Old Roman Road and Ship Inn Upwey
Local folklore has it that in times of national crisis Vespasian, and his legendary ‘Legio secunda Augusta’ of Roman soldiers appear and march along this stretch of track at Ridgeway Hill, between Dorchester and Weymouth.  This story and the road were known to Thomas Hardy, who told it in verse form in his poem, “The Roman Road”.

Hardy The Roman Road

No one knows when the springs at Upwey became known as the ‘Wishing Well’ although the springs in the area may have been used for votive offerings as far back as the Neolithic era. The author, Hawley Smart refers to “Upwey Wishing Well” in his 1874 novel ‘Broken Bonds’. If you click on the picture below you can download a copy, or read it on line.

Broken Bonds

StatueKing George III Weymouth

Prior to that King George III visited Upwey well several times around 1770, whilst at the seaside at Weymouth.  A seat adjacent to the Wishing Well was constructed for his comfort and, it is said that, the original Ascot Gold Cup was made for him to drink the water from the well.

Wishing Well at Upwey

On the third visit he had his feet washed at the foot of the steps. Perhaps his ‘madness’ and delusional behaviour was already developing, and he got the bit about Christ washing his disciples’ feet the wrong way around.

Upwey Station post war

The fortunes of the wishing well were boosted again by the coming of the railways and the desire of better off Victorians to broaden their horizon. Broadwey station (later renamed Upwey), on Great Western Railway Abbotsbury branch line opened in 1885 and was ¾ of a mile away from the village. As it could also be used to visit a swannery at the end of the line, it became a popular with tourists. It eventually closed in 1952. Twenty years later I used to visit the station building as it then housed the trade desk and offices for a farm machinery supplier based in an attached new industrial unit.

Upwey Wishing Well halt

Upwey Wishing Well Halte opened on the Weymouth to Dorchester main line in June 1905, close to the tunnel through the Ridgeway. It was closed in 1957.  Due to the distance to the village at various times both the above had a connecting charabanc service to the wishing well.  Today the ‘Upwey Wishingwell Tearooms and Water Gardens’ remain both a popular attraction and wedding venue.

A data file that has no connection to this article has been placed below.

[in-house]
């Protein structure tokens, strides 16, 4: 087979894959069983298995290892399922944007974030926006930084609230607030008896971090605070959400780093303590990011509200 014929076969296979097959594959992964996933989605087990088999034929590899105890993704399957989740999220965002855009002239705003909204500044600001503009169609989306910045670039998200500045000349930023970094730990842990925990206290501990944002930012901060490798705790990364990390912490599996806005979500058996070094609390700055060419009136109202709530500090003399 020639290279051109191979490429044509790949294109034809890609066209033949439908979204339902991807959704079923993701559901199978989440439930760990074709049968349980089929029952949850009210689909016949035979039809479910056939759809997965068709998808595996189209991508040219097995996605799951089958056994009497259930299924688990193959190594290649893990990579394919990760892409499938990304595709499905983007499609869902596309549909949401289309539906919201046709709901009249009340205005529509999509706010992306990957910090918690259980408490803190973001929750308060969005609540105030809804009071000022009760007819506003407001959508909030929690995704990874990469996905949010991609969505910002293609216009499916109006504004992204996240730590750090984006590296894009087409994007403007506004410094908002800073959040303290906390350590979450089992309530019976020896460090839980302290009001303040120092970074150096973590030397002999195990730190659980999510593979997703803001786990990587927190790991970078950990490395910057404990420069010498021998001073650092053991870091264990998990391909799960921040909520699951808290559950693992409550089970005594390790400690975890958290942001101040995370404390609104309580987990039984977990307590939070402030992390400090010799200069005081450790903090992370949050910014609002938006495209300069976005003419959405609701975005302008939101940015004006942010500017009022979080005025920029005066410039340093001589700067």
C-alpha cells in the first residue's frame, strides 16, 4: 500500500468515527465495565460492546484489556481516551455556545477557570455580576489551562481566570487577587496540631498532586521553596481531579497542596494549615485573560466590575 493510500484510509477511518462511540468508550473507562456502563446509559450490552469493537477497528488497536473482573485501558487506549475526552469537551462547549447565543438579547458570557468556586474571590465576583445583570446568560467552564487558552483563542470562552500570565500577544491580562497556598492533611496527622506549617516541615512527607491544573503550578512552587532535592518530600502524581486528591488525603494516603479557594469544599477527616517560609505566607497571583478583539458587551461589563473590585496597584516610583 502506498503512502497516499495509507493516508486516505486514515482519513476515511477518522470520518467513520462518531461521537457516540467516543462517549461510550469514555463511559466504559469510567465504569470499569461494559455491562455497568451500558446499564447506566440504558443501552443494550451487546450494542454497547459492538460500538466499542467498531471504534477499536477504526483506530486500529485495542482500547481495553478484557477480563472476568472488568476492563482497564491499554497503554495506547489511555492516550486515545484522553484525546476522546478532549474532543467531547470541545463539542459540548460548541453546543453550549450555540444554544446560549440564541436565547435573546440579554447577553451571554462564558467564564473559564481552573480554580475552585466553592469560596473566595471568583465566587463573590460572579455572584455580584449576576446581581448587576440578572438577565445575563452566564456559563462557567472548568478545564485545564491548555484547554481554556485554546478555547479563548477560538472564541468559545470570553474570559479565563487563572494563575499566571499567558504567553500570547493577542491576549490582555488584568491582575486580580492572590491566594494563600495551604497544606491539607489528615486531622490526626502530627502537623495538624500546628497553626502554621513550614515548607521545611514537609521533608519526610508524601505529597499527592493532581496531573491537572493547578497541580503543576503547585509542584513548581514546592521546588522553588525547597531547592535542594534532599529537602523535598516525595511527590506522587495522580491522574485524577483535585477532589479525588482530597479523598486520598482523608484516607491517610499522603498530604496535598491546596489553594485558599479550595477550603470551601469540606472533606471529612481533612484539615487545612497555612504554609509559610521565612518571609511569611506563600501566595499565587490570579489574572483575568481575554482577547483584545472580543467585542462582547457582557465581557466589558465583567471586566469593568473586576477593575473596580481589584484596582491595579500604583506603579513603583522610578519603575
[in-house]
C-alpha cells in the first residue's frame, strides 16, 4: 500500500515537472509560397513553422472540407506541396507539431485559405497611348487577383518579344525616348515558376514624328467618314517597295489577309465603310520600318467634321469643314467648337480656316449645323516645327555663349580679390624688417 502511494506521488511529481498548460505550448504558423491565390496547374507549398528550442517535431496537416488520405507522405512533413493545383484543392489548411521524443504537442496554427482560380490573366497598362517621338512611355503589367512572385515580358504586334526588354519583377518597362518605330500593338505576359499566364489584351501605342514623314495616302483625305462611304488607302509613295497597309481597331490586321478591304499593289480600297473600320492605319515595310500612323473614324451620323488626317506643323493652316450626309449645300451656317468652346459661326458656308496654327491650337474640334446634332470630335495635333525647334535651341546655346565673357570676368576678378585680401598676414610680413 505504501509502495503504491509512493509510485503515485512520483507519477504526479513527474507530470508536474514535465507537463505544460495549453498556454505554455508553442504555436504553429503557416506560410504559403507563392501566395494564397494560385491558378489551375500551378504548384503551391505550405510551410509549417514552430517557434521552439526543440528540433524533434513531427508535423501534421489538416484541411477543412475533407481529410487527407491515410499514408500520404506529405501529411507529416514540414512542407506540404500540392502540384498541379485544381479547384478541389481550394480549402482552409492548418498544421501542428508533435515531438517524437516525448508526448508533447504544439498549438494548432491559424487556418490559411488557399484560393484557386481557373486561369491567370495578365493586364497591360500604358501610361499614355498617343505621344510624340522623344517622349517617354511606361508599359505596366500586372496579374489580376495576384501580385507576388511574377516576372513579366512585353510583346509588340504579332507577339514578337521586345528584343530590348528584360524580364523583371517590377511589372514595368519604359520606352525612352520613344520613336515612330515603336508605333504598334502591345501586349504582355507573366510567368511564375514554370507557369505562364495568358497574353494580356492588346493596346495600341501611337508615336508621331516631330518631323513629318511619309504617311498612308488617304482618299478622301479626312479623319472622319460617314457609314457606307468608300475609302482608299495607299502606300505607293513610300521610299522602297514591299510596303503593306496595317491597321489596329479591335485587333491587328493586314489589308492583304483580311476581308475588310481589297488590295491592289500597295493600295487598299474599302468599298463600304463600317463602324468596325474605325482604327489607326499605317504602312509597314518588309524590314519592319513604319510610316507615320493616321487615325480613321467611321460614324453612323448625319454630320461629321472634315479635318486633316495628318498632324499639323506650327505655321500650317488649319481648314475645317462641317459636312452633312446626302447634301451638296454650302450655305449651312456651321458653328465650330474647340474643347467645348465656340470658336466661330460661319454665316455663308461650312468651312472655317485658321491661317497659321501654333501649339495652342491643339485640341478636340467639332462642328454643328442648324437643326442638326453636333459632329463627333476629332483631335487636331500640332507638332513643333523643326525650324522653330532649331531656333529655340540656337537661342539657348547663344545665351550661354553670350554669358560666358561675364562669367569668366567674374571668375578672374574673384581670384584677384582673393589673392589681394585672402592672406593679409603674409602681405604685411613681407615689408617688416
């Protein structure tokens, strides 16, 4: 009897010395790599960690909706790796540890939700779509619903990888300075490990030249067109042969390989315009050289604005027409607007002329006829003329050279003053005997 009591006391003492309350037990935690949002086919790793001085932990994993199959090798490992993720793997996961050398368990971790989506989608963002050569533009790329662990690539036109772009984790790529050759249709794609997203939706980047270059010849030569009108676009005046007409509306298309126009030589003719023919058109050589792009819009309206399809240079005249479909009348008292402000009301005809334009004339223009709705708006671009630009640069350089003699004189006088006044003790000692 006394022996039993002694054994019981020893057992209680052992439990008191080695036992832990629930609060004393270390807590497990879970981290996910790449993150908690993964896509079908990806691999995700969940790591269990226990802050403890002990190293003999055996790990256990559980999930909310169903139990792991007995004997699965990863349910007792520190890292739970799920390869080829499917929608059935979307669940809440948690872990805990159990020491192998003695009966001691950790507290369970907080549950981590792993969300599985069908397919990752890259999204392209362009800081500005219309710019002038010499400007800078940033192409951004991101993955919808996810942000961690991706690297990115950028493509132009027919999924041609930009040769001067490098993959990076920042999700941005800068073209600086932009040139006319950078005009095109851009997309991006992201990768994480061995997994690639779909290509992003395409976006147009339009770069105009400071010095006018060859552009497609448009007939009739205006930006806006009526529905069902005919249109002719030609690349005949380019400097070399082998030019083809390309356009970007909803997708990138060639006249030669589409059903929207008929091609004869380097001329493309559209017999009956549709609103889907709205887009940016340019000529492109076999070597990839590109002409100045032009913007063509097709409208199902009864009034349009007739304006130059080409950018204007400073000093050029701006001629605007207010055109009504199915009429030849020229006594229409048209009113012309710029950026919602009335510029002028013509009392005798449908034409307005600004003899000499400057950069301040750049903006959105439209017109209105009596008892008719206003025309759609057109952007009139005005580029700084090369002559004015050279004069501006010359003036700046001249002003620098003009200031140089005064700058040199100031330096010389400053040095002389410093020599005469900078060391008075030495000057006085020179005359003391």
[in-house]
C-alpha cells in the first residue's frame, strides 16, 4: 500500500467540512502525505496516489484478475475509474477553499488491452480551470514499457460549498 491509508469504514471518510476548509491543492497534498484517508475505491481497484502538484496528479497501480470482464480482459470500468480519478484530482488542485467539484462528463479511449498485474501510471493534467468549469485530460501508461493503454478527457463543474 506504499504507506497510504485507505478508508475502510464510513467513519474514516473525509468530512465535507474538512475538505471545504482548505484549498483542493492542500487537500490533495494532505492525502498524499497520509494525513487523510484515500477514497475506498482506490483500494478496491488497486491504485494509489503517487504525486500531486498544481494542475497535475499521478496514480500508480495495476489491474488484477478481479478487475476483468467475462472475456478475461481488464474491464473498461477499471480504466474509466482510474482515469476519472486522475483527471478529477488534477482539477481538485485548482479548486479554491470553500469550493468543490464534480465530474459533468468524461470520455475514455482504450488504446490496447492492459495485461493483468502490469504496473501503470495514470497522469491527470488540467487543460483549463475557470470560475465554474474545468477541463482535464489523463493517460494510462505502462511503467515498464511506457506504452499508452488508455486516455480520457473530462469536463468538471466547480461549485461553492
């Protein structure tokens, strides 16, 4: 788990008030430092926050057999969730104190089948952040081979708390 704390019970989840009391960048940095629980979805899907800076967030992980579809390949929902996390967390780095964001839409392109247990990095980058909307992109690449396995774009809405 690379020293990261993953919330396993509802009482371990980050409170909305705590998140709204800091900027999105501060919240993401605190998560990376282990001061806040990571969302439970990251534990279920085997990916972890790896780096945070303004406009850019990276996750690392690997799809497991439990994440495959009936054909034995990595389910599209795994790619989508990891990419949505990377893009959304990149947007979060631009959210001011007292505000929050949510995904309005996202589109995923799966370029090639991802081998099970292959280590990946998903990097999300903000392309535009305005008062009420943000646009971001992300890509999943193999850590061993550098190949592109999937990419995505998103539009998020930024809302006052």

Upwey Wishing Well and Water Gardens

In the early 1970s I would, from time to time, load a tractor and trailer with hessian sacks of grain and trundle around to the watermill at Upwey.  This was grain that had been riddled out as too small to be sold. At the mill it would be put through the stones and ‘rolled’ so that it could be used as animal feed.

Upwey Mill

Although this mill was built in 1802, records show that there was an earlier one on the site. This most likely was a fulling mill, as it was operated in the late 16th Century by Edward Sprague who was a fuller by trade. In 1628, three of Edward’s sons; Ralph, Richard and William, set sail for New England aboard the “Lions Whelp” They were founding members of Charlestown in Massachusetts.


In 1896 Upwey Mill was the scene of tragedy. George Scutt, the 13 year old son of one of the mill workers, and a friend decided to explore the mill. This despite having been chased out of the mill a few days earlier, by the owner, and warned that it wasn’t a safe place for children. George and his friend climbed to the top floor, where George clambered on a barrier to peer down at the water wheel.  He overbalanced and fell. By the time the alarm was raised and the wheel stopped, the boy was dead and his body mangled.  He was laid to rest in the nearby St Laurence Church.

Church of St Laurence and Churchyard Upwey

Today, even with modern health and safety provisions, agriculture and related industries are the most dangerous to work in and, according to the Health and Safety Executive, ‘Children and young people up to the age of 18 are regularly killed and injured on farms…’  Their leaflet ‘Preventing accidents to children on farms’, can be downloaded for free.

Thomas Hardy by William Strang1893

The Dorset author Thomas Hardy wrote in a letter, that ‘Overcombe Mill’, portrayed in his novel ‘The Trumpet Major’, was part based on Upwey Mill. This connection is cited as contributing to the reasons for it being made a listed building

Upwey Mill Near Weymouth

It is described by Historic England, in the listing document as:
Corn mill. Dated IG 1802 on stone under hoist. Squared and coursed Portland stone, large flush quoins, slate roof. PLAN: a compact building in 4 floors plus attic, with overshot wheel fed from a leat immediately behind (to the W), and prominent projecting hoist clad and roofed in corrugated-iron. EXTERIOR: in 5 bays, the central bay with hauling doors. Windows are all 3-light horizontal bar wood casements to stone voussoirs with projecting key, but no sills. Bay 3 has a narrow pair of plank doors from a stone landing to a paired stone stair flight with simple iron rail containing a gate opposite the doors; above are plank hauling doors, and the deep projecting hoist housing on props. Low right is a very wide opening with segmental arch, to the wheel. The half-hipped gables each contain a Diocletian window with small-pane glazing, and, in the S end, a 12-pane sash at second-floor level. In the right return is a wide opening giving to the very large iron wheel, approx 7m diameter and approx 2.7m wide.

Upwey Mill Postcard